Macromedia software offers best-in-class performance
by Alan Zisman (c) 2002 First published in Business in Vancouver , Issue # date High Tech Office column
The people who create the pages that populate the Web come from backgrounds either in computer programming or in graphics design. Two very different types of people: left brain vs. right brain.
The software reflects those differences. Some Web-design tools assume that users want to get their hands dirty mucking about with raw HTML code, while other tools look and act more like desktop publishing programs.
Macromedia's Dreamweaver (available for Windows and Mac classic and OS X) tries to have it both ways, appealing both to the coders and to the artists.
The new version, Dreamweaver MX, has gained the high-end database tools of the company's no-longer-available UltraDev and supports more of the alphabet soup of Web application standards (XML, JSP, ASP, .Net, PHP, and more) than competitors Microsoft FrontPage and AdobeGoLive. This makes it the best all-in-one tool around for companies needing high-powered Web applications. It can easily handle creating on-line sales sites, complete with shopping carts, surveys, message boards, and more.
Dreamweaver has gained features from Macromedia's HomeSite code editor, making it easier to work with the base HTML code, and includes libraries of bits of code that can be reused. Like many programming environments, users can collect their own libraries of useful tricks and bits of code for recycling, and share snippets of code with other developers on Macromedia's Exchange Web site.
Macromedia tries to make it easier for the new user as well, adding a site-creation wizard and sample layouts. The on-screen look has been changed, making it easier to manage the clutter of windows and palettes. Despite these, new users should be prepared to put in some time learning to work with the program.
Providing Web designers one-stop shopping, Macromedia is offering Dreamweaver MX on its own (CDN$600) or bundled into the CDN$1,200 Studio MX. That package includes the company's full tool kit: Fireworks MX, Flash MX, Freehand 10, and ColdFusion MX Developers Edition. (Flash MX on its own sells for CDN$700). Applications are tightly integrated, with work in progress seamlessly moving from one tool to the other. With most sharing the Dreamweaver interface, it's easy for Web page creators to work with Macromedia's tools exclusively.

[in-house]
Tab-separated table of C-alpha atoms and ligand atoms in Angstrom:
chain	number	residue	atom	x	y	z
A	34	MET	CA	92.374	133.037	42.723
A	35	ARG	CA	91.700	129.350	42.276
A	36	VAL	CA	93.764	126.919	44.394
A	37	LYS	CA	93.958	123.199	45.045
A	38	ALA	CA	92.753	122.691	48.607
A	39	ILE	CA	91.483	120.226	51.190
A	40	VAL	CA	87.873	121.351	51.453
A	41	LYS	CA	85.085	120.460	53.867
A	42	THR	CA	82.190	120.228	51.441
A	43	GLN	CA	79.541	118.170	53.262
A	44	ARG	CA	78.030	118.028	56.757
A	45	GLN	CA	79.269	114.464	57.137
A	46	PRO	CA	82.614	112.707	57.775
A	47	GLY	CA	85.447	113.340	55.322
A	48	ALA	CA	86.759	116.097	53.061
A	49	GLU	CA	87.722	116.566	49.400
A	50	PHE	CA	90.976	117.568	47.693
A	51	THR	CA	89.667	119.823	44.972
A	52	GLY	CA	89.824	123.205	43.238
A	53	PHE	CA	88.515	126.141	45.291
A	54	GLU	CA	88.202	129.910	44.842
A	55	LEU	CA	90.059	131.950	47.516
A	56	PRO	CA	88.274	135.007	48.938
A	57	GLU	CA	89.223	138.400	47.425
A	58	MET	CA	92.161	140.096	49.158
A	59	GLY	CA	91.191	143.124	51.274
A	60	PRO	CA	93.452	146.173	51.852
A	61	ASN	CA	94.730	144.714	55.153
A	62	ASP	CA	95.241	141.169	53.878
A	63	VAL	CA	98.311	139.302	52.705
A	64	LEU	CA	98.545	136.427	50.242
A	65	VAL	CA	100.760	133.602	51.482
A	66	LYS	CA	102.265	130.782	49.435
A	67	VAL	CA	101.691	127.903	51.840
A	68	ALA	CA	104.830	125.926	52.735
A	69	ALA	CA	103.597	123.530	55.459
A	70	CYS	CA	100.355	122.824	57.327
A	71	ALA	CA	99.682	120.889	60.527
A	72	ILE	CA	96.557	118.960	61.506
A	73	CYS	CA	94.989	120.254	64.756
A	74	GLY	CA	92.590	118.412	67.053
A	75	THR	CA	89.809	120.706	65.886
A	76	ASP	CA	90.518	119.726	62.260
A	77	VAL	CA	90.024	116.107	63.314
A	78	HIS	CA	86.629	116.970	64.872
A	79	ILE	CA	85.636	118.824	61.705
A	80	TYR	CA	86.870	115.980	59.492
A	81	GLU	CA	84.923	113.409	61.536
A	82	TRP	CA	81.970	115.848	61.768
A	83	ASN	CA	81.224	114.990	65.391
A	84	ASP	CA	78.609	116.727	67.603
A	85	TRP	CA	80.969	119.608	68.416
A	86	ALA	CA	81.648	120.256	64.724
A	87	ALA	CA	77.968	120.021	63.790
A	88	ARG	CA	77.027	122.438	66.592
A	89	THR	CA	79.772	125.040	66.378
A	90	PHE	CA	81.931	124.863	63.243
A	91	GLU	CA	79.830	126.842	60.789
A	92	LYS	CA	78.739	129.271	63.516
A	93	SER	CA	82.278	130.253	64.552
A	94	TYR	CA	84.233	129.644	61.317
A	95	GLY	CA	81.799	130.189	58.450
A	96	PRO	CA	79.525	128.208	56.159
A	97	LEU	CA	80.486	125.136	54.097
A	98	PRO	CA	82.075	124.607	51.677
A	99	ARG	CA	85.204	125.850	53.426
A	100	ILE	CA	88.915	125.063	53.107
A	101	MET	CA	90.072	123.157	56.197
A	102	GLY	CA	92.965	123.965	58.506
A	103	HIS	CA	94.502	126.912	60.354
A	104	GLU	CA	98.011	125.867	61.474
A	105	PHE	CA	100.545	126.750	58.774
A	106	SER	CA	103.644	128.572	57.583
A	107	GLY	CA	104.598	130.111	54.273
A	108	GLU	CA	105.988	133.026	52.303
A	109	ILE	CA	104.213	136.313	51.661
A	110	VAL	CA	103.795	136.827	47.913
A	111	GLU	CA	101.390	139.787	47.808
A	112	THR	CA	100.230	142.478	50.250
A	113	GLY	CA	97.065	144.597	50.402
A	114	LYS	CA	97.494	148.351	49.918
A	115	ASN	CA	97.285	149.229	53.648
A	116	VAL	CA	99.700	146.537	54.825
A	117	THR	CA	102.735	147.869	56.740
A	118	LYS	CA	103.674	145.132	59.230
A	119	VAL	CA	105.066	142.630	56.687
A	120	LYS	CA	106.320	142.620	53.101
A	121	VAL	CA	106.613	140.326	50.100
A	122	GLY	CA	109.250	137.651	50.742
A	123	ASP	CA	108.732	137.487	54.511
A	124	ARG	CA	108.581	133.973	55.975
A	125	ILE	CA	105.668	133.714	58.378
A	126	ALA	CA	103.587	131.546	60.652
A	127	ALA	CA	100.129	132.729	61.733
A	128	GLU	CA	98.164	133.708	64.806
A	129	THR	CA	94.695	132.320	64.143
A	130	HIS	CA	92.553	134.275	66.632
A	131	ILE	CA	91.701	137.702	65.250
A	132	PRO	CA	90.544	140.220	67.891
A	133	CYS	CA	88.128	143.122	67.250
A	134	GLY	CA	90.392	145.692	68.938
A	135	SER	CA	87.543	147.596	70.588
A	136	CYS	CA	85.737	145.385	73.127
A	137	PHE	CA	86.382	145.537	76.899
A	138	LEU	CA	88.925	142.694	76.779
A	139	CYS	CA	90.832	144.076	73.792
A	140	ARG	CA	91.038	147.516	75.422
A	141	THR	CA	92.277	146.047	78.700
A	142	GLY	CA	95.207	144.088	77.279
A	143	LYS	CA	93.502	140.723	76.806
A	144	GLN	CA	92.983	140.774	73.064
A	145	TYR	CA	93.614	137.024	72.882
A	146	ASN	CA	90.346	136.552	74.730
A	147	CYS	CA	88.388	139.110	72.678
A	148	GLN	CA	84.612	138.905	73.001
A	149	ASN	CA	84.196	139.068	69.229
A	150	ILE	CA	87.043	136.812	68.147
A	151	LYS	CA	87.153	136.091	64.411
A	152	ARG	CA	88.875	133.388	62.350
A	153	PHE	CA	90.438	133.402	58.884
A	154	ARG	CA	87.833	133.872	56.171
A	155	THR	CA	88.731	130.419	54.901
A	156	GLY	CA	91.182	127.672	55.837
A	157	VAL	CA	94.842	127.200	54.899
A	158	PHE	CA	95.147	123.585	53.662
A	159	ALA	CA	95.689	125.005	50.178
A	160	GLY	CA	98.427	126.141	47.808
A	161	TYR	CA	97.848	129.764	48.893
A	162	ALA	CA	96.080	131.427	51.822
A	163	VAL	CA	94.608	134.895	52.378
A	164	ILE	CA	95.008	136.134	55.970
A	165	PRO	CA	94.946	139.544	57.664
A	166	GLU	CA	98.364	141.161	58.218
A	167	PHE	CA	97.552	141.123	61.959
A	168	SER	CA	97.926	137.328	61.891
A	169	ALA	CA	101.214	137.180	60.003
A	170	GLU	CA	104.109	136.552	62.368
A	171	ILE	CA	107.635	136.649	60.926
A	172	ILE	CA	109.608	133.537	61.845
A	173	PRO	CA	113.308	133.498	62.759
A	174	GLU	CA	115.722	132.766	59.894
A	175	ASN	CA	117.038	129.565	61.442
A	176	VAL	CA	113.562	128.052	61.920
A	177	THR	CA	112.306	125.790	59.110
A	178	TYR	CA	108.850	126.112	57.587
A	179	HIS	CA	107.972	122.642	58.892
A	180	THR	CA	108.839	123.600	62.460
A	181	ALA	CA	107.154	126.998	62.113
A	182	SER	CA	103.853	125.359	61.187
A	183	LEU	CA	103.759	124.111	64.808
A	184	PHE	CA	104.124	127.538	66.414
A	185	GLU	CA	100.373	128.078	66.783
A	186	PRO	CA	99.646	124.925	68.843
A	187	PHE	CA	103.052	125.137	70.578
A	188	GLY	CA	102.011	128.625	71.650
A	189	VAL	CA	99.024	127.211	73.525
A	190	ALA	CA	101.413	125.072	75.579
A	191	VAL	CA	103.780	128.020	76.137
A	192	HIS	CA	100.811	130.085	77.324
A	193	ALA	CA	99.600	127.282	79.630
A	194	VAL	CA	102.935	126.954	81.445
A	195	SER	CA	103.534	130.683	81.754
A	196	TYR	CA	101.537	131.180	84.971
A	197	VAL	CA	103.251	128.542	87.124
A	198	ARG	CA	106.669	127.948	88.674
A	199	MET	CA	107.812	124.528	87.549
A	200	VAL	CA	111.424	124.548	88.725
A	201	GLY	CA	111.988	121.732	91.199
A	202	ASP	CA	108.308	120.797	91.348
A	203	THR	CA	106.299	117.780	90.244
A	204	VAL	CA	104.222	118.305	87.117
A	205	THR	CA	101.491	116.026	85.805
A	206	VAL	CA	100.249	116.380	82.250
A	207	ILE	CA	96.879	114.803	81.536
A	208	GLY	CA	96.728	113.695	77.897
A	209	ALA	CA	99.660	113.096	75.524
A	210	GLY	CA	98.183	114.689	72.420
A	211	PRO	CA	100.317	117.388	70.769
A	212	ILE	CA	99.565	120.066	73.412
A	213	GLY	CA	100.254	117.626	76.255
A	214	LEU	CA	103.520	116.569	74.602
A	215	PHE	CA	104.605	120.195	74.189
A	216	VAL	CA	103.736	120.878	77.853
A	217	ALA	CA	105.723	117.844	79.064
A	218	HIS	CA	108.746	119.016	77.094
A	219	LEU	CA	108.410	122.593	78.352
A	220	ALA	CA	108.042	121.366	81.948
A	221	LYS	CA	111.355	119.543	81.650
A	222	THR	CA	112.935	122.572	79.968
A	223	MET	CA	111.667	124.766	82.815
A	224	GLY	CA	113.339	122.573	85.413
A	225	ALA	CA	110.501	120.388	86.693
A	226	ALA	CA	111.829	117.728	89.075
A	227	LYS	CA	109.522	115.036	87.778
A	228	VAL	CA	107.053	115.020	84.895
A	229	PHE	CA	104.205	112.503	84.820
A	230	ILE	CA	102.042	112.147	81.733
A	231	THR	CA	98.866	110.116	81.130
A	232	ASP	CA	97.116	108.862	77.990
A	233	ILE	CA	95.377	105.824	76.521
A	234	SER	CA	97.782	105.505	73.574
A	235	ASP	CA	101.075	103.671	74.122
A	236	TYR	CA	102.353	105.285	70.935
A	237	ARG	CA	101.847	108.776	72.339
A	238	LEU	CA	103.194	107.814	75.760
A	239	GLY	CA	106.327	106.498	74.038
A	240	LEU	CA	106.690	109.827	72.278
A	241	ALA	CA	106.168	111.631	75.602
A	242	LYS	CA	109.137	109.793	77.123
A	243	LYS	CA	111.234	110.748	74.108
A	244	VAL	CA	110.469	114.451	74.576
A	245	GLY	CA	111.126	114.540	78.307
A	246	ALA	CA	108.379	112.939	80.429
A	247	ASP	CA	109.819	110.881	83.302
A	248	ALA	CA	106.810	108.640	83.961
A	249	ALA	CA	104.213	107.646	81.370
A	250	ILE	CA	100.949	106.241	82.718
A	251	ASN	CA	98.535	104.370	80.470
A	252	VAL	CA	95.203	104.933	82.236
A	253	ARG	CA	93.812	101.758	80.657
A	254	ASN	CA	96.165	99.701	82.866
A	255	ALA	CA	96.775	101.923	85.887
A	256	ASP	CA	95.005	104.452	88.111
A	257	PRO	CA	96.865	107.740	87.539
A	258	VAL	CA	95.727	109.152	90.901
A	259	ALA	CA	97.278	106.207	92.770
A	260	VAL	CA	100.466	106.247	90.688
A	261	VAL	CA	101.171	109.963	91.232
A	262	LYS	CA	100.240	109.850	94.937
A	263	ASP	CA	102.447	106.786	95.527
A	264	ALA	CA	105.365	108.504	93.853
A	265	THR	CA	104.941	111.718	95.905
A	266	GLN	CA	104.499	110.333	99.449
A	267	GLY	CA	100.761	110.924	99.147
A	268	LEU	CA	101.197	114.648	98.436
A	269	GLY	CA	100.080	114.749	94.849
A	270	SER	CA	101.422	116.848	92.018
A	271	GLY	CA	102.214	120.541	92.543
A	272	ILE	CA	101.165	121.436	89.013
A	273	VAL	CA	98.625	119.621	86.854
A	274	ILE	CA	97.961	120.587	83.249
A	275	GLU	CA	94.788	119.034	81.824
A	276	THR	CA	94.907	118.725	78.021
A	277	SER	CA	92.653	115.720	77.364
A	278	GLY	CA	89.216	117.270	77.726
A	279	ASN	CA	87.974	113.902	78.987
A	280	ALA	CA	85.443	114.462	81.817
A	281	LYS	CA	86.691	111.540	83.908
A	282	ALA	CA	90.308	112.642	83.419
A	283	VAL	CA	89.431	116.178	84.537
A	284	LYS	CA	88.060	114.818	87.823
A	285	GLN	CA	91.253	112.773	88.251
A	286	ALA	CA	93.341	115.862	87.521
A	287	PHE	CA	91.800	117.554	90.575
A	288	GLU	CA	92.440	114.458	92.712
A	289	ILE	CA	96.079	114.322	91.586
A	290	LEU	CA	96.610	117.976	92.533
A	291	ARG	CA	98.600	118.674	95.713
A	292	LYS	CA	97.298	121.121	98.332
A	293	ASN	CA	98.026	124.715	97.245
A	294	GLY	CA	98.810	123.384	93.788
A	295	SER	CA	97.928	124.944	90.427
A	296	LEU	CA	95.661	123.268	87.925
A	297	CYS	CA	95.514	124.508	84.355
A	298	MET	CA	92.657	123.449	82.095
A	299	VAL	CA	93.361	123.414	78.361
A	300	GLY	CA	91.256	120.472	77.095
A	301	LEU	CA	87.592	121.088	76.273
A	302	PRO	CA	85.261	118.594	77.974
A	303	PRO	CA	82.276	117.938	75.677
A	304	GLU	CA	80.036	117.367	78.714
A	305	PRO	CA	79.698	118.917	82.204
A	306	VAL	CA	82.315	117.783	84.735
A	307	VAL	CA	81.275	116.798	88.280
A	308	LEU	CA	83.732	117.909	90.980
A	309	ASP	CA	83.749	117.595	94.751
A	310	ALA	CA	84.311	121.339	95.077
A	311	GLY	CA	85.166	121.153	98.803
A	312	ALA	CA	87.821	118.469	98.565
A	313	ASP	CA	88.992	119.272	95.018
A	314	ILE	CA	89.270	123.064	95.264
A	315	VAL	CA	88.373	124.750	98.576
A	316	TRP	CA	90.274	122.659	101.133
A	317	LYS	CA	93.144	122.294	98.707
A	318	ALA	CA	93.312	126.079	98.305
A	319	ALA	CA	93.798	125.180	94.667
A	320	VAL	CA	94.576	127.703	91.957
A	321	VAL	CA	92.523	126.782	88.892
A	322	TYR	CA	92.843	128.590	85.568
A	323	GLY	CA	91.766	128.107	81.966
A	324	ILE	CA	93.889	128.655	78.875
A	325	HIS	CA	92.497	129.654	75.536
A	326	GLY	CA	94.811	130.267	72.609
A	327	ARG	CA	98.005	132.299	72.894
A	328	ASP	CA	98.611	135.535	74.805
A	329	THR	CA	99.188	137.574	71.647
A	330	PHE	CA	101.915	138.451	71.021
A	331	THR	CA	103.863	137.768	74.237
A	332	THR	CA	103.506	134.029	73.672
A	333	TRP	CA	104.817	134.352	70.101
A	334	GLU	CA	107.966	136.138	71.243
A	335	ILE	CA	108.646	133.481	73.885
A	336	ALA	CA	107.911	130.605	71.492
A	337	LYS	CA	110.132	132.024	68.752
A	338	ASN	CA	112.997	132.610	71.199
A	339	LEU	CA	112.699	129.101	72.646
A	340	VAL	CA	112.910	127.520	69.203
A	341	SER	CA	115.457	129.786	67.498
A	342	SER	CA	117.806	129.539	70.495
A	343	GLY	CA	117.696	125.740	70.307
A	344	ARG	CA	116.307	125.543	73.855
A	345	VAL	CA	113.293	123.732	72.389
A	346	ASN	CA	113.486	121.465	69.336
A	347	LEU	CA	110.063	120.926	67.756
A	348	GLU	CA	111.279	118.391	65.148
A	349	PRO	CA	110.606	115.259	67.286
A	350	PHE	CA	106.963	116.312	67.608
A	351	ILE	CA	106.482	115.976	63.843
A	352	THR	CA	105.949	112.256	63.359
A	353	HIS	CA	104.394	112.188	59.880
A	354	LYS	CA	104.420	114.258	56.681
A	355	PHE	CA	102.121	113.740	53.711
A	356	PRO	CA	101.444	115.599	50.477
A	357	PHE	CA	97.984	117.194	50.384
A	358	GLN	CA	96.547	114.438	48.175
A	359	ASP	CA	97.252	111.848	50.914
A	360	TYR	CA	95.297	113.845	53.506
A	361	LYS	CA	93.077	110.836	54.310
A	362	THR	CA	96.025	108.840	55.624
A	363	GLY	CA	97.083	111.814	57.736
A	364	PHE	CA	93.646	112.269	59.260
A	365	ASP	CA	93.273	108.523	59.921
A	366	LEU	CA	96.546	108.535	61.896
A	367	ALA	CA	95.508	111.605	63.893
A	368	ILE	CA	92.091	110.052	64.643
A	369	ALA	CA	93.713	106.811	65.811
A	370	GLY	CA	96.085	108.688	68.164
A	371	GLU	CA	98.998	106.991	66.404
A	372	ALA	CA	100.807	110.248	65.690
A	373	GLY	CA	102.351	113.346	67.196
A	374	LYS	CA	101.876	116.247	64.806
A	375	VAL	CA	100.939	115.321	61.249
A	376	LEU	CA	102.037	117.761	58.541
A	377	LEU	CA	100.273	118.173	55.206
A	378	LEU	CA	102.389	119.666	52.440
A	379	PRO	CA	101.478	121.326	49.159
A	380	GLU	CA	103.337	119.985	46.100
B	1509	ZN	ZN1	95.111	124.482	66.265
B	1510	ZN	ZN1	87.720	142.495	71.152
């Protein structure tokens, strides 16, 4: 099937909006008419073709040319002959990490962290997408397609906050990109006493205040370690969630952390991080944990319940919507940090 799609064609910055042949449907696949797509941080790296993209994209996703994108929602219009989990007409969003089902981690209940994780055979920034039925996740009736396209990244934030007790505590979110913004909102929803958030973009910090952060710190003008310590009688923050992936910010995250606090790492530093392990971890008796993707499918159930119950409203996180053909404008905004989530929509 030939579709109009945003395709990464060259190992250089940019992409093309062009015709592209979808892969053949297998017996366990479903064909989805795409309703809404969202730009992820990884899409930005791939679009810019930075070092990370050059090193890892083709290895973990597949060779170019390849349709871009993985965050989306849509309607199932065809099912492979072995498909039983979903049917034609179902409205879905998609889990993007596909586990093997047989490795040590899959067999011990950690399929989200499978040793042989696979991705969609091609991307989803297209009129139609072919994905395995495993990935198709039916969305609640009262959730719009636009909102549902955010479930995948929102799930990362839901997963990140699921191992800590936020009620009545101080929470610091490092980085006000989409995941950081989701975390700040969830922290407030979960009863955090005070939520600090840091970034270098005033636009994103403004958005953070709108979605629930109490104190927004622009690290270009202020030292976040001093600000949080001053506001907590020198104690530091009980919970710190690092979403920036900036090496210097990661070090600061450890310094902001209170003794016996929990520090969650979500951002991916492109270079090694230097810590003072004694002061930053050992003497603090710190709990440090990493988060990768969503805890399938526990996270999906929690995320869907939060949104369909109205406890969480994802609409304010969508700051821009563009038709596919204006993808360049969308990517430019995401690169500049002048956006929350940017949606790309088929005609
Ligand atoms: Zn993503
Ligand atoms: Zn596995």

Fireworks MX is Macromedia's graphics editor. While Adobe's Photoshop includes tools for both print and online graphics, Fireworks is designed strictly for working with Web graphics. If that's your need, Fireworks is the better tool.
Flash animations and interactive multimedia pages are seemingly everywhere on the Web, sometimes as valuable additions, sometimes as bandwidth-hogging eye candy. Flash MX (or Adobe's LiveMotion) is the software used to create them. Don't expect ease-of-use, however. Even sharing Macromedia's new cleaner interface, creating Flash animations remains a lot of work.
Freehand 10 lacks both the MX moniker and the new MX interface used in the rest of the suite. Freehand (along with Adobe's competitive Illustrator) is used to create clean vector graphics, best used for logos or for integration into Flash animation.
Macromedia's ColdFusion is a powerful Web server that can host Web applications specially built using its ColdFusion development language. Web sites developed with Dreamweaver or Studio MX don't have to sit on ColdFusion servers (nice, given the CDN$5,000 pricing for the full version). Studio MX includes a developer's version of the server, fully featured but only allowing a single user to connect at a time. It's useful for developers building pages using that server's special features.
The new versions of Macromedia's Dreamweaver, Fireworks, and Flash are best of breed. On their own or bundled into Suite MX, they provide the tool kit for anyone wanting to build professional-quality business Web sites, whether left-brain programmers or right-brain graphics designers.